Saturday, 5 November 2016

Ghost signs (124): Centaur Cycles, Cambridge

On King Street, Cambridge is a large sign for Centaur Cycles - 'the best the world produces'. A closer look and some careful deciphering reveals the words 'famous since 1876' and, on the bottom line (I think), 'prices being within the reach of all'. 
 

Centaur had indeed been founded in 1876, in Coventry. It was in 1890 that they developed their lightweight bicycle, the 'King of Scorchers' (sold as the 'Silver King' in the United States). Weighing only 26 lb - just under 12 kg - it would still be a fairly normal weight today. 


A report from the 1908 Stanley Cycle Show, held in Islington's Royal Agricultural Hall, shows that the company continued to produce innovative, lightweight bikes:
Of course, the new "diagonal" frame is the attraction here. It is designed to give all the strength of the old Centaur frame while minimising vertical vibration. Other novelties are the Centaur spring-forks and spring seat-pillar, which agents should make a point of seeing, and recommending to customers who feel vibration. A remarkable machine is the new road racer at £6 10s., weighing, without guards, 27 lbs. On the best quality Centaurs it will be noticed that there are no clips for the pump pegs and brake fittings, these being brazed to the forks and main down tube. The light-weight roadster is a superbly-finished mount, scaling only 2E4 lbs., with guards complete.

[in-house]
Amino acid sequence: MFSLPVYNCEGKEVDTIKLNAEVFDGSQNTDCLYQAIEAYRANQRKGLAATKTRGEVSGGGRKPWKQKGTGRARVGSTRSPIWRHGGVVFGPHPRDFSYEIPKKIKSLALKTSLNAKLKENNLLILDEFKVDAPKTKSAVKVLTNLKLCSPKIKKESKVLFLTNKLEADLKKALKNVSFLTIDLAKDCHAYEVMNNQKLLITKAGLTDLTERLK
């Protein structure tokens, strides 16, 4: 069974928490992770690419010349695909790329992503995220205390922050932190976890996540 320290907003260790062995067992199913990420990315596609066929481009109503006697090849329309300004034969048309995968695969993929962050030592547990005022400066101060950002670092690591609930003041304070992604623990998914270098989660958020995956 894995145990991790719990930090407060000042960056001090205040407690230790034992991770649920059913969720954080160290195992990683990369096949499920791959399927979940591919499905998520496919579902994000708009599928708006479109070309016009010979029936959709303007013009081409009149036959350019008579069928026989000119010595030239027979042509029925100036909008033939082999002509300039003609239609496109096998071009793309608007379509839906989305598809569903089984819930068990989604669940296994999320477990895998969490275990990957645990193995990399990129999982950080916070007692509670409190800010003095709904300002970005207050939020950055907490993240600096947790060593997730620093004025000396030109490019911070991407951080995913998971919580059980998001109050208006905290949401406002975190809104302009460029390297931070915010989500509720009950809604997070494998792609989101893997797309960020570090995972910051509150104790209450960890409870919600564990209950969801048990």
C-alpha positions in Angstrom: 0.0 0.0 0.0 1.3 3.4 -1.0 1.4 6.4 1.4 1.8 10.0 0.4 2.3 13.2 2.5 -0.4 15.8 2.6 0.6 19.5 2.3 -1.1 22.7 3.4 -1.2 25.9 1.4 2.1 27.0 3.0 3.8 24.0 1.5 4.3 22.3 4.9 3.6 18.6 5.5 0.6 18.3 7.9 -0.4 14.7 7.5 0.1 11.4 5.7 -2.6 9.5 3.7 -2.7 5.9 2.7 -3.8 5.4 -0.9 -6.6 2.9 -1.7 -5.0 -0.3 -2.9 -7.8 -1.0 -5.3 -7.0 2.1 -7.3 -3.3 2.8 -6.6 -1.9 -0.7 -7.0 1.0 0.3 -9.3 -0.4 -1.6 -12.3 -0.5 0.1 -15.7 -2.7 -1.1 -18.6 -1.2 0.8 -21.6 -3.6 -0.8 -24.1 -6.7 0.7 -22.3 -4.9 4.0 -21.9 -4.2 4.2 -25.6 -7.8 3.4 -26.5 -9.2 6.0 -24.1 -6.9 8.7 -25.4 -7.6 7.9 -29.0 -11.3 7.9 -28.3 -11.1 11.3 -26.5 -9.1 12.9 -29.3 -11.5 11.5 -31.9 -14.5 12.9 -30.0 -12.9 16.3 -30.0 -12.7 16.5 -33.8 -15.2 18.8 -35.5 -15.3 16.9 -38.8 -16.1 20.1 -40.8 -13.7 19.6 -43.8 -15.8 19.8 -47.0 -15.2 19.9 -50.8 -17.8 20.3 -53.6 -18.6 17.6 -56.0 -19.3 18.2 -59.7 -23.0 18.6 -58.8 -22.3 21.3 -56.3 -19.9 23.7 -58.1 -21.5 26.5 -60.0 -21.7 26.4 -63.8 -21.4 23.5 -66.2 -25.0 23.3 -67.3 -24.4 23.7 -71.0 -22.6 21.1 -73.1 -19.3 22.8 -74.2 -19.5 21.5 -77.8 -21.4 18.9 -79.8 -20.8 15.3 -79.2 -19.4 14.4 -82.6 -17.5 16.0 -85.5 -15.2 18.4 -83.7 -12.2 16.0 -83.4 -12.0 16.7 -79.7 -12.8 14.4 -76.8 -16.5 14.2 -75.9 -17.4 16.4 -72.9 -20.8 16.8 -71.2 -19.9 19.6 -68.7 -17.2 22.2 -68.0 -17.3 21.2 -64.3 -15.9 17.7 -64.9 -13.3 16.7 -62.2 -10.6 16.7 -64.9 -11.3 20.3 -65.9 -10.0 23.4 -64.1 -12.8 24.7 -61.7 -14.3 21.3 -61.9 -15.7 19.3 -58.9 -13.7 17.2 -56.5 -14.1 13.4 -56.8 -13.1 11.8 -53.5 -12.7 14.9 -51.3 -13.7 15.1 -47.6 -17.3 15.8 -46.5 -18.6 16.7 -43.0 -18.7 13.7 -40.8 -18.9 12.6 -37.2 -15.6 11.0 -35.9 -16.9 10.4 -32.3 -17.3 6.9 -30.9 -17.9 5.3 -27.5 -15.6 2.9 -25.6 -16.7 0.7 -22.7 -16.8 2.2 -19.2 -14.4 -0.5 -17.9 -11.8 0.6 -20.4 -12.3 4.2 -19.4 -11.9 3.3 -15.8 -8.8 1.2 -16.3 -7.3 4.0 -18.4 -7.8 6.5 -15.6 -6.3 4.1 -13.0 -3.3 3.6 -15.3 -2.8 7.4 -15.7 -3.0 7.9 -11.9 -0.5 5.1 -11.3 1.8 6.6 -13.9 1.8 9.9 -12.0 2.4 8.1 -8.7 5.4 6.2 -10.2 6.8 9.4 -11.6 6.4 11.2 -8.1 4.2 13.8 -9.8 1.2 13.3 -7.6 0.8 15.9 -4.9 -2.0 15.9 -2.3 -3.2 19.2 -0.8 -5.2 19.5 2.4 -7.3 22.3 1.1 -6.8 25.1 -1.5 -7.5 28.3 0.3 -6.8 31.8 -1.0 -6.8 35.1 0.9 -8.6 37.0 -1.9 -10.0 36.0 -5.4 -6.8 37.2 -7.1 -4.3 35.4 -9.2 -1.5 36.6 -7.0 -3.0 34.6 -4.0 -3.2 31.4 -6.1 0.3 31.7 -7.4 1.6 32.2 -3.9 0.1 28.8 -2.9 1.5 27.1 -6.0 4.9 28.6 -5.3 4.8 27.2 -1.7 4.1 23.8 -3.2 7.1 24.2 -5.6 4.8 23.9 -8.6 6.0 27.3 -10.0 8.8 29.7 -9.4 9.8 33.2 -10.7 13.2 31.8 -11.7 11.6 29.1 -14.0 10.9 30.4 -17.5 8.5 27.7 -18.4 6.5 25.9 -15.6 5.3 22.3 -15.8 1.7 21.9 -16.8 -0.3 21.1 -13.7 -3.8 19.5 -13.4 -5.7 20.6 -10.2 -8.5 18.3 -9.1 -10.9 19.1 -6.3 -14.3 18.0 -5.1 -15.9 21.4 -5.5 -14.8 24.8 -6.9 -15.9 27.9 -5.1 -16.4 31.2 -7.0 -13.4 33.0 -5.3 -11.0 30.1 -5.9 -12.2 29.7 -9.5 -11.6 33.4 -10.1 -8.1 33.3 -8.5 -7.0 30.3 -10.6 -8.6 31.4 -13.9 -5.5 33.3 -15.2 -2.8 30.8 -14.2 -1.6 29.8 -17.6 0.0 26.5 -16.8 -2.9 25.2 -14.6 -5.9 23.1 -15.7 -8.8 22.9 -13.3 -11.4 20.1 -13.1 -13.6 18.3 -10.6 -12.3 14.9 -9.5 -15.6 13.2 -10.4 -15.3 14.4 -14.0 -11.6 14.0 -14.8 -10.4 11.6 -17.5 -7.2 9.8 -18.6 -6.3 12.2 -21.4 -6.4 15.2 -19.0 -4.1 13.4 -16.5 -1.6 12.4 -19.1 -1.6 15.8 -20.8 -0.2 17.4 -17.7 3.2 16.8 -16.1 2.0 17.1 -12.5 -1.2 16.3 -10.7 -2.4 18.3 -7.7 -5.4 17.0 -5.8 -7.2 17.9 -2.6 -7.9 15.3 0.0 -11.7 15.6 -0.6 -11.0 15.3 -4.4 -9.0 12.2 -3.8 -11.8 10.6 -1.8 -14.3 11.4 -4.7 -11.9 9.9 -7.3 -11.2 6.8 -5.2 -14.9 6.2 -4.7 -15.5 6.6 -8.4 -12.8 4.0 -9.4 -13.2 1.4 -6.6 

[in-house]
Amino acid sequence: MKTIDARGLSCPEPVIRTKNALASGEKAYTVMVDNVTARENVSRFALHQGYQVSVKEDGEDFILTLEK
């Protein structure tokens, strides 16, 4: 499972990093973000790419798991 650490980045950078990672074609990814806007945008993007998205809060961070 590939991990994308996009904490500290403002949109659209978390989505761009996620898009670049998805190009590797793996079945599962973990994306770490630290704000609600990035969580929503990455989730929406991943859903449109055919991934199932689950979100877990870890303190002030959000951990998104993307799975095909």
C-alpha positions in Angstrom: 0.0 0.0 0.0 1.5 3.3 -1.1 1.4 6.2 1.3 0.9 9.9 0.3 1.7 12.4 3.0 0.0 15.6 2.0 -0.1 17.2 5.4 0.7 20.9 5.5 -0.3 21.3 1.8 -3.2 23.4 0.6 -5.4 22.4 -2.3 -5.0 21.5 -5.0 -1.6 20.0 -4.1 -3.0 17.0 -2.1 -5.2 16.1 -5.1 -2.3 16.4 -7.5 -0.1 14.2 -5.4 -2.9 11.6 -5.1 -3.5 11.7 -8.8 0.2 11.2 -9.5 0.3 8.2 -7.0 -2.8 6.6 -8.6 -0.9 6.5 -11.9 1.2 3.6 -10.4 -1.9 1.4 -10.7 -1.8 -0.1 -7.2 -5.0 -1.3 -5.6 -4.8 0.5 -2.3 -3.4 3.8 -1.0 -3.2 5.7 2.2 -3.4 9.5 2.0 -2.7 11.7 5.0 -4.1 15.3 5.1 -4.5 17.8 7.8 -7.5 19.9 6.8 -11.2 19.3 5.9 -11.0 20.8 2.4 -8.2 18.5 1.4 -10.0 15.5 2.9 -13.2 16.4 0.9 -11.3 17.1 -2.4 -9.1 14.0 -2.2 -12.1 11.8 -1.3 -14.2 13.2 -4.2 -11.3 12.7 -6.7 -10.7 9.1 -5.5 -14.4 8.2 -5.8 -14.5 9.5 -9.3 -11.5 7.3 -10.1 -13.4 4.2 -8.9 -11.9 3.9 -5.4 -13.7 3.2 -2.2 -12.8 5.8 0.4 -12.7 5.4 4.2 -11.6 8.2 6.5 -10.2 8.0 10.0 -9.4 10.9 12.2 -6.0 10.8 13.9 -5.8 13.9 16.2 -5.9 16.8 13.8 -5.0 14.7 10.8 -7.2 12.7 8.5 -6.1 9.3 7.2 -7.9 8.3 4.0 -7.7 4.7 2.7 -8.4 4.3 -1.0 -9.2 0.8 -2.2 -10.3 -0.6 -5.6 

The Centaur Company are showing a magnificent specimen of road racer. This has a 3.75in. tread, steel rims and detachable tyres, a front rim brake, fixed wheel, straight (duplex) chain stay, and comes out at 20.5bs., selling at £10 10s. retail. This machine should appeal to agents who have a speedy clientele, and it is supplied with either a horizontal or a sloping down top tube.

For 1909 every Centaur at £7 10s. and over will be fitted with Dunlop tyres. Mr. W. J. Welch, the firm's London manager, told us that he was expecting a very interesting machine from the works, but up to the time of our visit it had not arrived. This is an "all weather" bicycle, enamelled all over, except for a small plated disc on the extreme rear end of the back mudguard, the object of which is to reflect the light from the head-lamps of an overtaking motor car, and indicate the position of the cyclist. This extremely ingenious device is the idea of the rider to whose order this particular machine is built, and who is an active member of one of the hard-riding London clubs. The Centaur Co. do not seem to have lost ground during the three or four years they have been absent from the Show; their designs, finish, and prices are right up-to-date. and agents and public alike are pleased to see the famous old Coventry house again in evidence at the Agricultural Hall.
 
When Edward Mushing, who had co-founded the business with George Gilbert, died in 1910 the company was taken over by Humber. Although they now produced the bicycles in Stoke-on-Trent, the name lasted a few more years until 1915. (There were also Centaur motorcycles from 1901 to 1914.) 

This sign, then, is at least a century old.